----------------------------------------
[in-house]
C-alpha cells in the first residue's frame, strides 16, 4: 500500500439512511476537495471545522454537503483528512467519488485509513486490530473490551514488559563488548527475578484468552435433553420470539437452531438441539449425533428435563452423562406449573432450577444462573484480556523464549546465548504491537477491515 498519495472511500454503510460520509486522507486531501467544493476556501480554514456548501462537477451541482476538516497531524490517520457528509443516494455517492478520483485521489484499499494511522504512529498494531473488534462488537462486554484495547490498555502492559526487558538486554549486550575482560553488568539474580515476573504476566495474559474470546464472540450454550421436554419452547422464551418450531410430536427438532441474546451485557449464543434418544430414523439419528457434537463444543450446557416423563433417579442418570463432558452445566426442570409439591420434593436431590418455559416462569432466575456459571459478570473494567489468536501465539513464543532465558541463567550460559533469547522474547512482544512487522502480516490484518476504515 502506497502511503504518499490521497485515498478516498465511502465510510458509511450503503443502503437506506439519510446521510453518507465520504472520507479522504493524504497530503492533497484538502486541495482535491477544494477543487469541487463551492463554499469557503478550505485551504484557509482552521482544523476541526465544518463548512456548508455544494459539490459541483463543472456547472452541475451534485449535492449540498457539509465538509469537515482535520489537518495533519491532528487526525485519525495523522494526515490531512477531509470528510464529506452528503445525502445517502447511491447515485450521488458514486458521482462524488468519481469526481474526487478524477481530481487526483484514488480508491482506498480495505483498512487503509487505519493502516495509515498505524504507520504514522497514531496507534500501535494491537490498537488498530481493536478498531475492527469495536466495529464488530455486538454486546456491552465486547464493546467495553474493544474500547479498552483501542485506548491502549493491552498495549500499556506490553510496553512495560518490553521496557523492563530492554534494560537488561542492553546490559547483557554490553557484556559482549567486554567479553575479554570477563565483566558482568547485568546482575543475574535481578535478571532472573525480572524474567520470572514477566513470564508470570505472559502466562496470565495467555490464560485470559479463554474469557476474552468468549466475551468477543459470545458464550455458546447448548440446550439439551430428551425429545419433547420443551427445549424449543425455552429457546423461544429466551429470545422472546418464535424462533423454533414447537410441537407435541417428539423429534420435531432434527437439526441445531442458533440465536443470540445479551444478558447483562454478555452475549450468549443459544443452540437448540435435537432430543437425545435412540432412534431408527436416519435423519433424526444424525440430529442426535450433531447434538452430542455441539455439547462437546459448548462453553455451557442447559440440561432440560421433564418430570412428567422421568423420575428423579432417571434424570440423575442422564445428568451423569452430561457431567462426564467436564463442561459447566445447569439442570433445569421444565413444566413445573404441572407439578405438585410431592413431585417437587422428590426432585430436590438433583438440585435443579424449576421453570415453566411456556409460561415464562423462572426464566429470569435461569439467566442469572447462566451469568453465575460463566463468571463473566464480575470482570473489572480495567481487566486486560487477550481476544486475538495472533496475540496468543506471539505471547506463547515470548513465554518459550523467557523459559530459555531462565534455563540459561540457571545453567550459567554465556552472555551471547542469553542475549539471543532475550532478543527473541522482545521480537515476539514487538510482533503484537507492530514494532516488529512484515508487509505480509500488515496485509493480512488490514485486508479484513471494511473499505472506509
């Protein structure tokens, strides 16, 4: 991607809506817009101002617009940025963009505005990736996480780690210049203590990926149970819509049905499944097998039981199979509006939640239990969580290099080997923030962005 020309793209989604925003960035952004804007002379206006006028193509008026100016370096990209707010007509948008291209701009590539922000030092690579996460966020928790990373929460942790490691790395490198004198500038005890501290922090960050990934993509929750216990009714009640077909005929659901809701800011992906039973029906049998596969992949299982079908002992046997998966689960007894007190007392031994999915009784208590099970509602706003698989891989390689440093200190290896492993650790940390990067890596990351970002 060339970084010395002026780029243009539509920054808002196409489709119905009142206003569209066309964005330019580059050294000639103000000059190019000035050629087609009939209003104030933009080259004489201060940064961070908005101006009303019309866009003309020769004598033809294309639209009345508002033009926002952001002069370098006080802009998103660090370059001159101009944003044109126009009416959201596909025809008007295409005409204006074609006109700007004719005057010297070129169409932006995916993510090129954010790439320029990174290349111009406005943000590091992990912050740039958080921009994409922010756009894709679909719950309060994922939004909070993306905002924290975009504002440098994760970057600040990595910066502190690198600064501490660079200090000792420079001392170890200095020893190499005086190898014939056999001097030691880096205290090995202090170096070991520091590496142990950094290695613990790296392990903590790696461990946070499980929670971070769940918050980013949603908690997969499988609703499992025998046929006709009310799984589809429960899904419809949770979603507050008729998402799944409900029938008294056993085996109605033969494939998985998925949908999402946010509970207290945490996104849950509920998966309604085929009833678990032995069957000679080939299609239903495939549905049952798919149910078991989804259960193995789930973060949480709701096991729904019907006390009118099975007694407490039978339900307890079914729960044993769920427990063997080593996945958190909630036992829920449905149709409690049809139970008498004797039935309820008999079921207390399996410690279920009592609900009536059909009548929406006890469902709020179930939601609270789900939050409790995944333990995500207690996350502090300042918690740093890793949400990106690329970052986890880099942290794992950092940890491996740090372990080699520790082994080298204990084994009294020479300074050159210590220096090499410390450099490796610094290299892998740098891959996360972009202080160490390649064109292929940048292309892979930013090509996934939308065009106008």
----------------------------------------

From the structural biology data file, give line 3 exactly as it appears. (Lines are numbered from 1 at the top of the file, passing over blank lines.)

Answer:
């Protein structure tokens, strides 16, 4: 991607809506817009101002617009940025963009505005990736996480780690210049203590990926149970819509049905499944097998039981199979509006939640239990969580290099080997923030962005 020309793209989604925003960035952004804007002379206006006028193509008026100016370096990209707010007509948008291209701009590539922000030092690579996460966020928790990373929460942790490691790395490198004198500038005890501290922090960050990934993509929750216990009714009640077909005929659901809701800011992906039973029906049998596969992949299982079908002992046997998966689960007894007190007392031994999915009784208590099970509602706003698989891989390689440093200190290896492993650790940390990067890596990351970002 060339970084010395002026780029243009539509920054808002196409489709119905009142206003569209066309964005330019580059050294000639103000000059190019000035050629087609009939209003104030933009080259004489201060940064961070908005101006009303019309866009003309020769004598033809294309639209009345508002033009926002952001002069370098006080802009998103660090370059001159101009944003044109126009009416959201596909025809008007295409005409204006074609006109700007004719005057010297070129169409932006995916993510090129954010790439320029990174290349111009406005943000590091992990912050740039958080921009994409922010756009894709679909719950309060994922939004909070993306905002924290975009504002440098994760970057600040990595910066502190690198600064501490660079200090000792420079001392170890200095020893190499005086190898014939056999001097030691880096205290090995202090170096070991520091590496142990950094290695613990790296392990903590790696461990946070499980929670971070769940918050980013949603908690997969499988609703499992025998046929006709009310799984589809429960899904419809949770979603507050008729998402799944409900029938008294056993085996109605033969494939998985998925949908999402946010509970207290945490996104849950509920998966309604085929009833678990032995069957000679080939299609239903495939549905049952798919149910078991989804259960193995789930973060949480709701096991729904019907006390009118099975007694407490039978339900307890079914729960044993769920427990063997080593996945958190909630036992829920449905149709409690049809139970008498004797039935309820008999079921207390399996410690279920009592609900009536059909009548929406006890469902709020179930939601609270789900939050409790995944333990995500207690996350502090300042918690740093890793949400990106690329970052986890880099942290794992950092940890491996740090372990080699520790082994080298204990084994009294020479300074050159210590220096090499410390450099490796610094290299892998740098891959996360972009202080160490390649064109292929940048292309892979930013090509996934939308065009106008």